FREE THIS WEEKEND: ‘Hello World: travels in virtuality’ by Sue Thomas. The story of a life online

‘This is a book about a love affair. It’s also a meditation on a phenomenon that has changed not just our lives but our perceptions of ourselves.’ The Independent.

This weekend I’m giving away free copies of the Kindle edition of my book  ‘Hello World: travels in virtuality’, first published by Raw Nerve Books in 2004. It’s a memoir/travelogue of reflections about virtuality in Cyberspace, California, Australia, England, and a few other places.  I’m told the Death Valley section is especially popular.

Here’s some more info about it.

Download it free this weekend at Amazon.

‘Nature and Wellbeing in the Digital Age’ – new book by Sue Thomas

Nature and Wellbeing in the Digital Age by Sue Thomas
Buy at Amazon

I announced a while ago that I was working on a new book, and now it’s ready. The title has evolved to ‘Nature and Wellbeing in the Digital Age‘.

This is the first time I’ve written and created a Kindle book from scratch, and it has been a very enjoyable experience. I plan to do more!

I hope you like this short excerpt, which includes a few practical tips to try for yourself. You’re also warmly invited to join the conversation in the Digital Wellbeing Facebook Group

Continue reading ‘Nature and Wellbeing in the Digital Age’ – new book by Sue Thomas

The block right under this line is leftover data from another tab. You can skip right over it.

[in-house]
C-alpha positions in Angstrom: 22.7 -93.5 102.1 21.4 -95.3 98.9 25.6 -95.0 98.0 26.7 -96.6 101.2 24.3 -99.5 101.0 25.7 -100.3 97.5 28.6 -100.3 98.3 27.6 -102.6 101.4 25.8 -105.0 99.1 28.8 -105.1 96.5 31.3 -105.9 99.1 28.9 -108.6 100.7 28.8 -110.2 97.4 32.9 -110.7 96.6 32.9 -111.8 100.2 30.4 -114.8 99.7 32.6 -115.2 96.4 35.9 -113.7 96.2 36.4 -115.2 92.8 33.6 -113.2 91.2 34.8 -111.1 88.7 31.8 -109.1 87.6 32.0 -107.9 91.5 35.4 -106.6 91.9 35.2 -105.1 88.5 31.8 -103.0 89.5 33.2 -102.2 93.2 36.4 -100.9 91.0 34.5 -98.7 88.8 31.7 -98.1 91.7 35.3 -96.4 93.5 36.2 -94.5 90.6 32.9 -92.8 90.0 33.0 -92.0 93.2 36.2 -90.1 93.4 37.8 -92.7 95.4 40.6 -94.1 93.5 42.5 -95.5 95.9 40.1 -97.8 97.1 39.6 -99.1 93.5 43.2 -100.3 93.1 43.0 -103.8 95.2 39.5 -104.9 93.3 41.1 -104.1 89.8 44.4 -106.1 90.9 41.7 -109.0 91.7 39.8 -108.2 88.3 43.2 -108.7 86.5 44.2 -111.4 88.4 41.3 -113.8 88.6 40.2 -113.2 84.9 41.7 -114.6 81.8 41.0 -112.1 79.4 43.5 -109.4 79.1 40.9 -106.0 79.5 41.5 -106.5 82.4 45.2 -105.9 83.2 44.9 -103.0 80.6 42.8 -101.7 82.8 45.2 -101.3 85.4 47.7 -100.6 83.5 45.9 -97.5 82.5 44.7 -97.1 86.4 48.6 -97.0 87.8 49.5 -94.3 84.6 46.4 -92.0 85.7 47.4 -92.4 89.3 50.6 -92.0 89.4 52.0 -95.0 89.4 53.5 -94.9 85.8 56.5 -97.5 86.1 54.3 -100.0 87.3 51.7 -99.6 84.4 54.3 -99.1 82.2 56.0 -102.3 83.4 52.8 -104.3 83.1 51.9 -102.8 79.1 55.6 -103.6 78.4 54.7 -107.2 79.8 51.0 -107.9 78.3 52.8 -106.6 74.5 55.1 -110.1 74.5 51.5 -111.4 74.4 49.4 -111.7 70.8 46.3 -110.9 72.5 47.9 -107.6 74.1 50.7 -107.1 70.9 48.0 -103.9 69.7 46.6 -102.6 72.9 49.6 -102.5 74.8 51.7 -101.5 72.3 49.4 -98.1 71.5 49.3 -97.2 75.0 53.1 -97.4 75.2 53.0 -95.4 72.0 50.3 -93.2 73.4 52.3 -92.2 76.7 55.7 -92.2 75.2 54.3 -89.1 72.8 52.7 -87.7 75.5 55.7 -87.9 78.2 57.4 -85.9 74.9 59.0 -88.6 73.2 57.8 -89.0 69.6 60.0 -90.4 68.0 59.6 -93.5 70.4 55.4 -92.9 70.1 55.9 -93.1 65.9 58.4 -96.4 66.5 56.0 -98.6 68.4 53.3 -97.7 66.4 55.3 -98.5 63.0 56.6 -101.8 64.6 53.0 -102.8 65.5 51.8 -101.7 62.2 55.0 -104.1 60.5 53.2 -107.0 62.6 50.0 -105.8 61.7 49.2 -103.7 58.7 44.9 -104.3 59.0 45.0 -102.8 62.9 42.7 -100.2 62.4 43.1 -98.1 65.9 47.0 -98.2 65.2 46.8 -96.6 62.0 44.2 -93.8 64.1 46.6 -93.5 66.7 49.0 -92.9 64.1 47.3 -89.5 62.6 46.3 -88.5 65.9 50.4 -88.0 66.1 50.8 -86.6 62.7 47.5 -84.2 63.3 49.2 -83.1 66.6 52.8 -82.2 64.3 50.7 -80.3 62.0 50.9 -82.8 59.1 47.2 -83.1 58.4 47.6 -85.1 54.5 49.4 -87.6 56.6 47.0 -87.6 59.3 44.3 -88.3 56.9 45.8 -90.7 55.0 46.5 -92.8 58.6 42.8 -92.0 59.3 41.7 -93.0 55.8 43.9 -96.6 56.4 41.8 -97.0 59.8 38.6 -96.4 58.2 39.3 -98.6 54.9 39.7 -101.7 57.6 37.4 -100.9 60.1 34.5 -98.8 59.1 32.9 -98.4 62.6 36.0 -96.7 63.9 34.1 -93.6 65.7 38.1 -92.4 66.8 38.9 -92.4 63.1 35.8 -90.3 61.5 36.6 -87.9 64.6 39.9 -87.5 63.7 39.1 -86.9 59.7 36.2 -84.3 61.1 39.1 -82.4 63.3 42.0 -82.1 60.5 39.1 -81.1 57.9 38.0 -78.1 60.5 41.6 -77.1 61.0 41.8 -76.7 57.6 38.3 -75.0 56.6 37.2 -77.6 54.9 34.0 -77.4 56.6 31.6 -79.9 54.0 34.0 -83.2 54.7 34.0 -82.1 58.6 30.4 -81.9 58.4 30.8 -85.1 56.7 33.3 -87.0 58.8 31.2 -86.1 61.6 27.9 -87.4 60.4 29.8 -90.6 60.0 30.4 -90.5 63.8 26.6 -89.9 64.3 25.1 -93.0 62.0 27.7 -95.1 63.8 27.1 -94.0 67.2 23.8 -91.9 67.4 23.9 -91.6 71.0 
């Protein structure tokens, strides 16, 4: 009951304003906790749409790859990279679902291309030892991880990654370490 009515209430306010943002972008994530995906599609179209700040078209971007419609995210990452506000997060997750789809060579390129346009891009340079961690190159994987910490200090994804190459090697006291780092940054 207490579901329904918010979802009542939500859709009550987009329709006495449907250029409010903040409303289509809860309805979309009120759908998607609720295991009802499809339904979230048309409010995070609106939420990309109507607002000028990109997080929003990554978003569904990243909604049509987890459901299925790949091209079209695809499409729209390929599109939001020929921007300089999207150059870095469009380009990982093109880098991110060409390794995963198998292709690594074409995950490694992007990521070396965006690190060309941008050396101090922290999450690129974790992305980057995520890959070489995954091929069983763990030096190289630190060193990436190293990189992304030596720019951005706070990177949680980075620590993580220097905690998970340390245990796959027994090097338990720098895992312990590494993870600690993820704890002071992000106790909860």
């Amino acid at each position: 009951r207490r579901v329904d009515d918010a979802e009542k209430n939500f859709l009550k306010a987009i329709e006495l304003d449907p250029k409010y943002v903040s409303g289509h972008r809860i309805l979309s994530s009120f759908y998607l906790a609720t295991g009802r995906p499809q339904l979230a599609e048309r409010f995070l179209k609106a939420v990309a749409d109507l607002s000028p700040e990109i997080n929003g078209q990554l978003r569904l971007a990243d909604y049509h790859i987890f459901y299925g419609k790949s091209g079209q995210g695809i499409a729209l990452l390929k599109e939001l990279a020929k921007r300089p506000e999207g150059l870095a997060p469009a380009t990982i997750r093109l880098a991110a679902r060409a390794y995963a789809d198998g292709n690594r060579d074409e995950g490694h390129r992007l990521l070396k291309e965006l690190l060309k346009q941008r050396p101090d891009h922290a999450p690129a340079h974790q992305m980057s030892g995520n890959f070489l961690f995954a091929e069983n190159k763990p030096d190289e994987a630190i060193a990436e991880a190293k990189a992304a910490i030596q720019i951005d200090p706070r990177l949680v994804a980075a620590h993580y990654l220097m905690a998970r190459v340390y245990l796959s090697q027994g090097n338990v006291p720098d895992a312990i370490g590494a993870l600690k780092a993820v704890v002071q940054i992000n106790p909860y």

Anxiety and fear give way to joy and awe when we tune into scenes of the natural world

Anxiety and fear give way to joy and awe when we tune into scenes of the natural world, finds a study commissioned by BBC, makers of “Planet Earth II.” from Watching nature documentaries boosts happiness, says study | MNN – Mother Nature Network

There’s a lot of research tracking and measuring the benefits of engaging with nature, and much of it is done using video, TV and other kinds of images. This is the first time I’ve seen research of this kind commissioned by a specific TV show  and the results are very interesting. They also back up my own theory of technobiophilia, “the innate attraction to life and lifelike processes as they appear in technology“.

BBC Earth commissioned a multi-country online quantitative study to examine the impact of watching natural history content on viewers’ emotions. This was conducted in partnership with an international panel company, with data collected and weighted to be nationally representative in each country. Respondents viewed one of five clips: two from Planet Earth II, one from a popular drama, one montage of news coverage, and one control video. The hypothesis was that watching content from Planet Earth II could improve the sensation of positive emotions and reduce the sensation of negative emotions. The study found a range of significant results evidencing not only that watching content from Planet Earth II inspired significant increases in feelings of awe, contentedness, joy, amusement and curiosity, but that it also acted to reduce feelings of tiredness, anger and stress. In the majority of cases, changes in emotions were caused by the type of content viewed, and significantly different from the control group. Our findings therefore support the conclusion that viewing Planet Earth II inspires positive changes in emotions that are distinct to the natural history genre.

From: EXPLORING THE EMOTIONAL STATE OF ‘REAL HAPPINESS’. A STUDY INTO THE EFFECTS OF WATCHING NATURAL HISTORY TELEVISION CONTENT. Download
Dacher Keltner, Richard Bowman, and Harriet Richards. University of Berkeley, California; BBC Worldwide Global Insight Team

Just in case you don’t believe it, test yourself with this cute aardvark movie.

 

 

 

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